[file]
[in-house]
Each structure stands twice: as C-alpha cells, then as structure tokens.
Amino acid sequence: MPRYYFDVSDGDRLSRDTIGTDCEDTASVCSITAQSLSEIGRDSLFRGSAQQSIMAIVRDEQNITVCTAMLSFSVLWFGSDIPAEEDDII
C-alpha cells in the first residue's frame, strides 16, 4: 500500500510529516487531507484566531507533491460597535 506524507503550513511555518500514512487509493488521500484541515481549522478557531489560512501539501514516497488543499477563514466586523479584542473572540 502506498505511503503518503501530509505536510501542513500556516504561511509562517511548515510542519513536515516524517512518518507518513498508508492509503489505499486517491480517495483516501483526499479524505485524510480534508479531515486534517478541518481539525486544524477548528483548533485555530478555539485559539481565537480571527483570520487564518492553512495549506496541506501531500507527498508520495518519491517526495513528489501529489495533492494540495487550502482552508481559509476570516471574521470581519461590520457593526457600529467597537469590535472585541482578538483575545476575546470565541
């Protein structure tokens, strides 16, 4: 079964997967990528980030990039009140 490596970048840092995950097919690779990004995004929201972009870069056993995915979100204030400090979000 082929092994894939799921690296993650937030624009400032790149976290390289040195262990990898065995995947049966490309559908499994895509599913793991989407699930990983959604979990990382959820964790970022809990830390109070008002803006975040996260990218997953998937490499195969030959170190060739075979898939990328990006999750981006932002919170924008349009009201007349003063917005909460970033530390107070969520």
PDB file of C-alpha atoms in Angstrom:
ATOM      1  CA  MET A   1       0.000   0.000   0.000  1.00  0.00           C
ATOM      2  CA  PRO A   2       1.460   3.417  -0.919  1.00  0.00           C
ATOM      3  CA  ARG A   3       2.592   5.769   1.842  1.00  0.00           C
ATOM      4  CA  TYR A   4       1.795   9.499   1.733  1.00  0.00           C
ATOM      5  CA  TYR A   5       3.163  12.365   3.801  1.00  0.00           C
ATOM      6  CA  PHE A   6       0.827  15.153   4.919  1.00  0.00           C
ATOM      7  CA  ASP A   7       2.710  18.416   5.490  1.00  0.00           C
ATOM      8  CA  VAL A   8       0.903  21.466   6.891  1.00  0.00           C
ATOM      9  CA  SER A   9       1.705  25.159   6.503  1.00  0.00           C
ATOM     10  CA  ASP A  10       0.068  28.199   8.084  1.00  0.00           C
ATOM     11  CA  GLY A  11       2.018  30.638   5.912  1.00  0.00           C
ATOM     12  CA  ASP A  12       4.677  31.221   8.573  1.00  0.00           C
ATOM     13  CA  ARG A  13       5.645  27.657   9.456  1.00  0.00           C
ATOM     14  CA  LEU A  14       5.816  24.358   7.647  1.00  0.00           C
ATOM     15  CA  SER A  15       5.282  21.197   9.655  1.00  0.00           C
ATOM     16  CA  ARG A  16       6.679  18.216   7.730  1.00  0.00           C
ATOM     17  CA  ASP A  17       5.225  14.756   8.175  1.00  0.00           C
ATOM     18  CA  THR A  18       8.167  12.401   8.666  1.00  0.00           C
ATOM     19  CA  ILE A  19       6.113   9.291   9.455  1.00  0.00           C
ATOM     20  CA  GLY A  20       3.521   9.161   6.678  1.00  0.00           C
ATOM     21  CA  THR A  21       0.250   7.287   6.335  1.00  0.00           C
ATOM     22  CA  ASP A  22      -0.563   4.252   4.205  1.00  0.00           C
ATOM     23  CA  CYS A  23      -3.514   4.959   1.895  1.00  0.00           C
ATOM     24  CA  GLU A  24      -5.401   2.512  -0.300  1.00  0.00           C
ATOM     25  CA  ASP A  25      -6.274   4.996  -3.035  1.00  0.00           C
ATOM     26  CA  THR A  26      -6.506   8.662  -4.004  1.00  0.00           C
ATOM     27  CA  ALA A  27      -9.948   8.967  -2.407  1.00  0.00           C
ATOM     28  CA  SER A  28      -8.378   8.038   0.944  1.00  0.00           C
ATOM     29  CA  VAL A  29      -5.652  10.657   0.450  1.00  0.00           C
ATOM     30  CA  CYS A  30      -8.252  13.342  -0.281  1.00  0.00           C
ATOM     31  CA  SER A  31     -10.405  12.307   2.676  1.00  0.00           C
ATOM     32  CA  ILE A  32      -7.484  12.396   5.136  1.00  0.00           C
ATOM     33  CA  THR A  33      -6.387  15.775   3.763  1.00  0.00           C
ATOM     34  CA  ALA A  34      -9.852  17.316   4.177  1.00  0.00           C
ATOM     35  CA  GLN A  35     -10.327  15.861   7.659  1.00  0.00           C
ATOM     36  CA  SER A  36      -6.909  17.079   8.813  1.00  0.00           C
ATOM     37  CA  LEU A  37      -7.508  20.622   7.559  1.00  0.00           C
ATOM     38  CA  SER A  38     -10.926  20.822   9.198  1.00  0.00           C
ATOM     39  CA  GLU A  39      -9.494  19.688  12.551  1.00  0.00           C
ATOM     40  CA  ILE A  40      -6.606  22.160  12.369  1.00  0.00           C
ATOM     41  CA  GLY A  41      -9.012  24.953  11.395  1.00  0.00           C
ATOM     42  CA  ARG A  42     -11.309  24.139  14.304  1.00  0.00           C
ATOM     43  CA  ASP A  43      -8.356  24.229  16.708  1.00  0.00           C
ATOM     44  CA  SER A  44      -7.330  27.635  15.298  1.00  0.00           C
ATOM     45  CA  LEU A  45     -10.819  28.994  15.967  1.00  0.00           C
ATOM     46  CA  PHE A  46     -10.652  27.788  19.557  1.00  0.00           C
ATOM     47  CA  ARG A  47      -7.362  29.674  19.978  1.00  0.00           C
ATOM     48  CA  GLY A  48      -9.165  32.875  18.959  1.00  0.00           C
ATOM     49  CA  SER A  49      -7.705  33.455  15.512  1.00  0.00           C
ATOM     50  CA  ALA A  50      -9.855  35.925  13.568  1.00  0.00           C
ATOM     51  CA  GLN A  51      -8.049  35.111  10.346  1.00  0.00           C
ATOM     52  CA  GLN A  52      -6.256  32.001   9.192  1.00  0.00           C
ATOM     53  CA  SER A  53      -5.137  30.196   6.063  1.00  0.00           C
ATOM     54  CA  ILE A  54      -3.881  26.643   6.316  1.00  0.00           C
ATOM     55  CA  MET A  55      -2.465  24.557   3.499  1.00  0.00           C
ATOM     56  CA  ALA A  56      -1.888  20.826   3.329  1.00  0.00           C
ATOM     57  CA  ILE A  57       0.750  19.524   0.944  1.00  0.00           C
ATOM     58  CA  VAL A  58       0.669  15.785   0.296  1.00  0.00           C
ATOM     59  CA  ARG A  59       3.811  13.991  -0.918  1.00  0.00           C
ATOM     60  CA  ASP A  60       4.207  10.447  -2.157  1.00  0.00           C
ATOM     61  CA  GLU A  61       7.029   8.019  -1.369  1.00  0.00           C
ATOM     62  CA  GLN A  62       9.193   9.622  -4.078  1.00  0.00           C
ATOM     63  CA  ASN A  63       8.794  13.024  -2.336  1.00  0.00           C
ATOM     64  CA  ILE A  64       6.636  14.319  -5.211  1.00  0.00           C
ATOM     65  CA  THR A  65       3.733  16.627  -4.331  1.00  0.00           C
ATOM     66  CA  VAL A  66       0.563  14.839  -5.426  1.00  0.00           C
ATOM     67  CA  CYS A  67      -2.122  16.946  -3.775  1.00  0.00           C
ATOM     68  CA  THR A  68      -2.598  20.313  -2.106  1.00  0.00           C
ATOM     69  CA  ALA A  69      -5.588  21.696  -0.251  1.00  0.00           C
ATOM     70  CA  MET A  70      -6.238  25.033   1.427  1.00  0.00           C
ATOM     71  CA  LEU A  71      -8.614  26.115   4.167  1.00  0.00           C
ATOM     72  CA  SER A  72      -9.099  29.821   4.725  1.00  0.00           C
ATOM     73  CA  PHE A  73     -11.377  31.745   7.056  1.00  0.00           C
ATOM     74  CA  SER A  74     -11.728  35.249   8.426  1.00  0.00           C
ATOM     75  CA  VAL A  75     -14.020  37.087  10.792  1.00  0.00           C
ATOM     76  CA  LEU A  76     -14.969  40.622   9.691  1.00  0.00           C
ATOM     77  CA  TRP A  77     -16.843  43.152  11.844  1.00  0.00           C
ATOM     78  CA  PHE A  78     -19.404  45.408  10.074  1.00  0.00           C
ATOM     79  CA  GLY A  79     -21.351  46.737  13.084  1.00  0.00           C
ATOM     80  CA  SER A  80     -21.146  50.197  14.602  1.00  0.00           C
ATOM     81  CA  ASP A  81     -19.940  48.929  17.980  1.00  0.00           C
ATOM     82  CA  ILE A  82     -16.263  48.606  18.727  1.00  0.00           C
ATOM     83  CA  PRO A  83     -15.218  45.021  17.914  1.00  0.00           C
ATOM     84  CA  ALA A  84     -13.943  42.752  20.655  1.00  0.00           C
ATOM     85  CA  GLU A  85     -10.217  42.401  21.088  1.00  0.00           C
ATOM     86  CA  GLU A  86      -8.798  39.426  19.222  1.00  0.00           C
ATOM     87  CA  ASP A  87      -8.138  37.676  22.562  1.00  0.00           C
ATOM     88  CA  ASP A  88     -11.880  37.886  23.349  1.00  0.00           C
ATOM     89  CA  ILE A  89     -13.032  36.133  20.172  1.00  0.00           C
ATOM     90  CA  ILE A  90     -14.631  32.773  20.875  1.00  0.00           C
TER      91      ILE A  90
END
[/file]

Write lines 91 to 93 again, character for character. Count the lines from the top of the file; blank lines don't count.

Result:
ATOM     85  CA  GLU A  85     -10.217  42.401  21.088  1.00  0.00           C
ATOM     86  CA  GLU A  86      -8.798  39.426  19.222  1.00  0.00           C
ATOM     87  CA  ASP A  87      -8.138  37.676  22.562  1.00  0.00           C